As stated by the ECDC, prevention, care, and treatment of HBV, HCV, and HIV should be an integrated strategy in order to reduce disease-related mortality. The fundament of such a strategy is the knowledge of the local epidemiology of these chronic infections [13]. The presented study analyzed the rates of HBV and HCV infection among adult PLWH attending HIV clinics of the public and private health system in Santiago, Chile.


Ethics statements

The study protocol was reviewed and approved by the Comité de Ética de la Investigación, Universidad del Desarrollo (N° 2013–02) and the Comité de Ética en Investigación en Seres Humanos, Universidad de Chile (N° 070–2012) in Santiago, Chile. All patients provided written consent and agreed to participate in the study.

Study setting and design

We performed a cross-sectional study of patients attending two HIV centers: a public healthcare institution, Fundación Arriarán (Hospital Clínico San Borja Arriarán) and a private healthcare center, Clínica Alemana, both located in the Metropolitan Region of Chile (Fig 1). With 6.5 million inhabitants, this region accounts for 37% of Chile’s population. Approximately 60% of all PLWH in Chile reside in the Metropolitan Region [3].

Fig 1.

The left panel shows the Metropolitan Region (grey shading) in central Chile, where the city of Santiago is located. The right panel demonstrates the province of Santiago (grey shading) with Fundación Arriarán (red dot) located in the municipality of Santiago and Clínica Alemana (red triangle) in the Vitacura municipality.

Fundación Arriarán, located in the near of Santiago’s city center, is the oldest and leading HIV/AIDS reference center in Chile. At the time of the study, Fundación Arriarán attended approximately 3,000 PLWH, overseeing >7,000 cumulative patients. Patients live in the Metropolitan Region, mostly in the central and southern districts of Santiago. As the largest center of the Chilean HIV Cohort, it represents patients of the public health sector [42]. Clínica Alemana is a 500-bed tertiary care private medical center in one of the upper-income neighborhoods of Santiago. Together with few other private health institutions, it serves the upper-income segment of the Metropolitan Region. Its infectious diseases outpatient service attends approximately 200 PLWH (around 2% of PLWH of the private health sector).

Sample size calculation and study population

People living with HIV, attending both health centers, age ≥ 18 years and who consented to participate in the study. Patients with a history or suspicion of acute hepatitis B during the last 6 months were excluded. The sample size was calculated based on an estimated rate of past HBV infection of 44%, a variation of 5%, power of 80% and alpha-type error of 5%, using Raosoft Sample Size Calculator ( [21]. The study population was 3,000 in Fundación Arriarán plus 200 in Clínica Alemana, and the sample size was 337 for Fundación Arriarán and 132 for Clínica Alemana.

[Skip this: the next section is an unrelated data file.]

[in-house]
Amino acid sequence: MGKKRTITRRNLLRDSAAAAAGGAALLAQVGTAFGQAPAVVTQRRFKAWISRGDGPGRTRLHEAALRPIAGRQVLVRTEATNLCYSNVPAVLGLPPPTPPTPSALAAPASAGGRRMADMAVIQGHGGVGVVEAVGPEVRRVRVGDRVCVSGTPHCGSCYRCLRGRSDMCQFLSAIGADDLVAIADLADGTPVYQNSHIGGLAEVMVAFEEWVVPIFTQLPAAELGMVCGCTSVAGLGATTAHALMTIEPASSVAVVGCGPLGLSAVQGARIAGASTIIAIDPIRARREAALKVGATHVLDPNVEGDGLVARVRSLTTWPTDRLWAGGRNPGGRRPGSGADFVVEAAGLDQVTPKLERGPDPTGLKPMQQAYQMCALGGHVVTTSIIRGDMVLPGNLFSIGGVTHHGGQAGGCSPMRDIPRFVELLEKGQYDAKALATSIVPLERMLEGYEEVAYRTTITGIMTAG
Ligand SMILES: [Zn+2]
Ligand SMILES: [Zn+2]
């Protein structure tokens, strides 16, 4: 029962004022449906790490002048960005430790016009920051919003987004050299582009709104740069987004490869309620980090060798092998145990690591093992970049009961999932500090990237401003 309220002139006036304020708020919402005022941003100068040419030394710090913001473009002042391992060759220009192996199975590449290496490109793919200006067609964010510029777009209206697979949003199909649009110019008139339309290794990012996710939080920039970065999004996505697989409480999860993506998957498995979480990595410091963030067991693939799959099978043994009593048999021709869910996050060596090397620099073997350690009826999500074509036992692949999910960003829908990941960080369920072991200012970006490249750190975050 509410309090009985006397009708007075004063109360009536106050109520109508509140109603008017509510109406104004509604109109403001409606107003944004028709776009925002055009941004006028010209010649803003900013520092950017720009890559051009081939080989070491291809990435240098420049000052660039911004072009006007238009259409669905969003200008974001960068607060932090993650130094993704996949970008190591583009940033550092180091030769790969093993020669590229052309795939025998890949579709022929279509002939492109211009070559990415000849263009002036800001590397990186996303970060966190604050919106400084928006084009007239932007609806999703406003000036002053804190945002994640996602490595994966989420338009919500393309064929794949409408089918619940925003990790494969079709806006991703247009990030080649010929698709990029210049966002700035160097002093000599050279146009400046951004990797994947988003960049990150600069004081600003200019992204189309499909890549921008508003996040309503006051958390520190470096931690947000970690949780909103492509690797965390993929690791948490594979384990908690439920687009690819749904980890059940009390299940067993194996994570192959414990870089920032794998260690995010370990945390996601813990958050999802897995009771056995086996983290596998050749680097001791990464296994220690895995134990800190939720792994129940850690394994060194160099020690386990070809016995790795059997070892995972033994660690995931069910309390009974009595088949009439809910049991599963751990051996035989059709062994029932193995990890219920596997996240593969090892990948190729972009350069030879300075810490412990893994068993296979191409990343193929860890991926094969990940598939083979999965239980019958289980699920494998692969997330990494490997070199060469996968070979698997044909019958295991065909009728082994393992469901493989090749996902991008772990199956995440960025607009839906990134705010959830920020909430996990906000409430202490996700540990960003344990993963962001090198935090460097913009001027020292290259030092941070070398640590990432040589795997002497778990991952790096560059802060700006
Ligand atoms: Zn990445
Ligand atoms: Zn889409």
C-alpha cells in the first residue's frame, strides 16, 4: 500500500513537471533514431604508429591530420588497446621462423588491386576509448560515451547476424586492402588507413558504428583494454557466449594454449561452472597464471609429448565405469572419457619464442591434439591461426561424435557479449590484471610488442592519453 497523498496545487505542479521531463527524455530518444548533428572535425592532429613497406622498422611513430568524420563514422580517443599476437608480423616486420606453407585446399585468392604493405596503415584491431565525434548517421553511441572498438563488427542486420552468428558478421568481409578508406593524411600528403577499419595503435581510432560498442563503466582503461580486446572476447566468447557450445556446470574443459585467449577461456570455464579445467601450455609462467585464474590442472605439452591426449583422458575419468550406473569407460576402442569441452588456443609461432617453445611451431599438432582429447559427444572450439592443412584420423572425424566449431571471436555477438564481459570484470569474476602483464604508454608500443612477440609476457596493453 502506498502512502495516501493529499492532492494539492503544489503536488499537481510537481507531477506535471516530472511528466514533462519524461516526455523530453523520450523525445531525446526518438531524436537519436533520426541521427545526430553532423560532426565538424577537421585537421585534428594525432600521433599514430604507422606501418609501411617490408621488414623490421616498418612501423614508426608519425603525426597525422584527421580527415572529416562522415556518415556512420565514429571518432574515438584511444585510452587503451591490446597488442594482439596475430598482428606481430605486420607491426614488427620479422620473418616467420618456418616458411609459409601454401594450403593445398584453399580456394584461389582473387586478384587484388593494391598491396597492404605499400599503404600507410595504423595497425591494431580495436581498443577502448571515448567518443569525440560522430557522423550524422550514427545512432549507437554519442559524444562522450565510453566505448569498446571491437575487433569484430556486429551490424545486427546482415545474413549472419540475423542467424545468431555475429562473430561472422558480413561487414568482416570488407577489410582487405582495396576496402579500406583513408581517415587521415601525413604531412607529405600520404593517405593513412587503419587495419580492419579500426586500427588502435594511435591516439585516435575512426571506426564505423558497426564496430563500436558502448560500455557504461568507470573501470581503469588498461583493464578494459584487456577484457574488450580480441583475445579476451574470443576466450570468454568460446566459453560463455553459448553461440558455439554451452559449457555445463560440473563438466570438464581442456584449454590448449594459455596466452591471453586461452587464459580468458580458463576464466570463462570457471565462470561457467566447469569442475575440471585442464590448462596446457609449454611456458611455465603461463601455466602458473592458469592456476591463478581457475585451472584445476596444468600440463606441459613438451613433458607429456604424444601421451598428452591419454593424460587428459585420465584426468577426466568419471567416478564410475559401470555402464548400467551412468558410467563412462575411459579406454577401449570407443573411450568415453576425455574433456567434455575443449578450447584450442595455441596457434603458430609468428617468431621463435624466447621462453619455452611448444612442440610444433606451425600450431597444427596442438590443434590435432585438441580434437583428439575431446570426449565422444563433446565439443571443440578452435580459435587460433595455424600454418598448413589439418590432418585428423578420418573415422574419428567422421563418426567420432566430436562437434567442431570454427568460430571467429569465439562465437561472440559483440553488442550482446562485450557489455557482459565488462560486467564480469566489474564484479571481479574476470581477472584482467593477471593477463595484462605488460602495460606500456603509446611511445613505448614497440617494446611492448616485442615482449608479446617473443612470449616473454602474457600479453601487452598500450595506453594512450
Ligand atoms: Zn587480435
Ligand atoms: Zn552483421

Data collection

Data collection was carried out from July 2014 to July 2015 on both sites. Starting in July 2014, patients who attended the study centers for control visits and who fulfilled the inclusion criteria were offered to participate in the study, until the target sample size was reached. Patients were consecutively recruited during their routine laboratory visits.

Demographic (age, sex), epidemiological (transmission) and clinical data (treatment, CD4 count, viral load) were obtained from medical records. HIV- and liver-related laboratory data within a range of 2 months from study inclusion were analyzed.

Laboratory methods

After patients agreed to participate in the study, whole blood samples were obtained during routine laboratory controls. Serum was separated, aliquoted, and kept at -20°C prior to testing. All samples were analyzed for hepatitis B surface antigen (HBsAg), antibodies against hepatitis B surface and core antigens (anti-HBs and anti-HBc, respectively), and hepatitis C antibodies. HBsAg positive specimens were also examined for hepatitis B envelope antigen (HBeAg) and antibodies against this antigen (anti-HBe). All serological markers were determined by commercial electro-chemiluminescence immunoassays (Elecsys®, Roche Diagnostics, Mannheim, Germany) according to the manufacturer’s instructions on a Cobas e411 analyzer (Roche Diagnostics). Serological markers of hepatitis B were transferred into different profiles (Table 1) [43]. Other laboratory tests were performed within the laboratory routines of the respective centers.

Table 1. Serological profiles of hepatitis B infection according to serological markers.